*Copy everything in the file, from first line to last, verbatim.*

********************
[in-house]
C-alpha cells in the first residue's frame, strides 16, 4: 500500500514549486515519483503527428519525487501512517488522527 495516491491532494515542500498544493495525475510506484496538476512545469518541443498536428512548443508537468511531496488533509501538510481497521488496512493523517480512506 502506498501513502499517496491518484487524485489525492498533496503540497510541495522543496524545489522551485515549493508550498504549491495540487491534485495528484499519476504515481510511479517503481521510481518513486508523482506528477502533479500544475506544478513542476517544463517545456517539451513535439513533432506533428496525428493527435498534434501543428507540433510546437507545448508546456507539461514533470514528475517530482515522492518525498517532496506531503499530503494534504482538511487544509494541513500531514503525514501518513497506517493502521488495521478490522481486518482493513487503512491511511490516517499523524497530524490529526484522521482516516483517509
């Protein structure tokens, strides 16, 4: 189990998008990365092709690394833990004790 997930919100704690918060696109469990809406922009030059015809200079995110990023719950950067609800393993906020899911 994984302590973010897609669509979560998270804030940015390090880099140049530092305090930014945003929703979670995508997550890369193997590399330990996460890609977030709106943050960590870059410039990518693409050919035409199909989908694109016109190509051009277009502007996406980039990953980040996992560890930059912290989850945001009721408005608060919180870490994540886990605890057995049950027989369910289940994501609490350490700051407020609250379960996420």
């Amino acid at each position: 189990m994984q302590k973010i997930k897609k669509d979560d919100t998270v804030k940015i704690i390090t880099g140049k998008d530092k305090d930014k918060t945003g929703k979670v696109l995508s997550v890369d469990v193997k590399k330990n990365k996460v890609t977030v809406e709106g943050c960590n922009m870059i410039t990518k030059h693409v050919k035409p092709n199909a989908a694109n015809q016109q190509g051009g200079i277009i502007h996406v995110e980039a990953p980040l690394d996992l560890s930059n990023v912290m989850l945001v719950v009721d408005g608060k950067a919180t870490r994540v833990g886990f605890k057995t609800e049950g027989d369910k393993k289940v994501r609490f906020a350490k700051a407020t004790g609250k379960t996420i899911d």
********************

[in-house]
C-alpha cells in the first residue's frame, strides 16, 4: 500500500514549486515519483503527428519525487501512517488522527 495516491491532494515542500498544493495525475510506484496538476512545469518541443498536428512548443508537468511531496488533509501538510481497521488496512493523517480512506 502506498501513502499517496491518484487524485489525492498533496503540497510541495522543496524545489522551485515549493508550498504549491495540487491534485495528484499519476504515481510511479517503481521510481518513486508523482506528477502533479500544475506544478513542476517544463517545456517539451513535439513533432506533428496525428493527435498534434501543428507540433510546437507545448508546456507539461514533470514528475517530482515522492518525498517532496506531503499530503494534504482538511487544509494541513500531514503525514501518513497506517493502521488495521478490522481486518482493513487503512491511511490516517499523524497530524490529526484522521482516516483517509
């Protein structure tokens, strides 16, 4: 189990998008990365092709690394833990004790 997930919100704690918060696109469990809406922009030059015809200079995110990023719950950067609800393993906020899911 994984302590973010897609669509979560998270804030940015390090880099140049530092305090930014945003929703979670995508997550890369193997590399330990996460890609977030709106943050960590870059410039990518693409050919035409199909989908694109016109190509051009277009502007996406980039990953980040996992560890930059912290989850945001009721408005608060919180870490994540886990605890057995049950027989369910289940994501609490350490700051407020609250379960996420």
């Amino acid at each position: 189990m994984q302590k973010i997930k897609k669509d979560d919100t998270v804030k940015i704690i390090t880099g140049k998008d530092k305090d930014k918060t945003g929703k979670v696109l995508s997550v890369d469990v193997k590399k330990n990365k996460v890609t977030v809406e709106g943050c960590n922009m870059i410039t990518k030059h693409v050919k035409p092709n199909a989908a694109n015809q016109q190509g051009g200079i277009i502007h996406v995110e980039a990953p980040l690394d996992l560890s930059n990023v912290m989850l945001v719950v009721d408005g608060k950067a919180t870490r994540v833990g886990f605890k057995t609800e049950g027989d369910k393993k289940v994501r609490f906020a350490k700051a407020t004790g609250k379960t996420i899911d």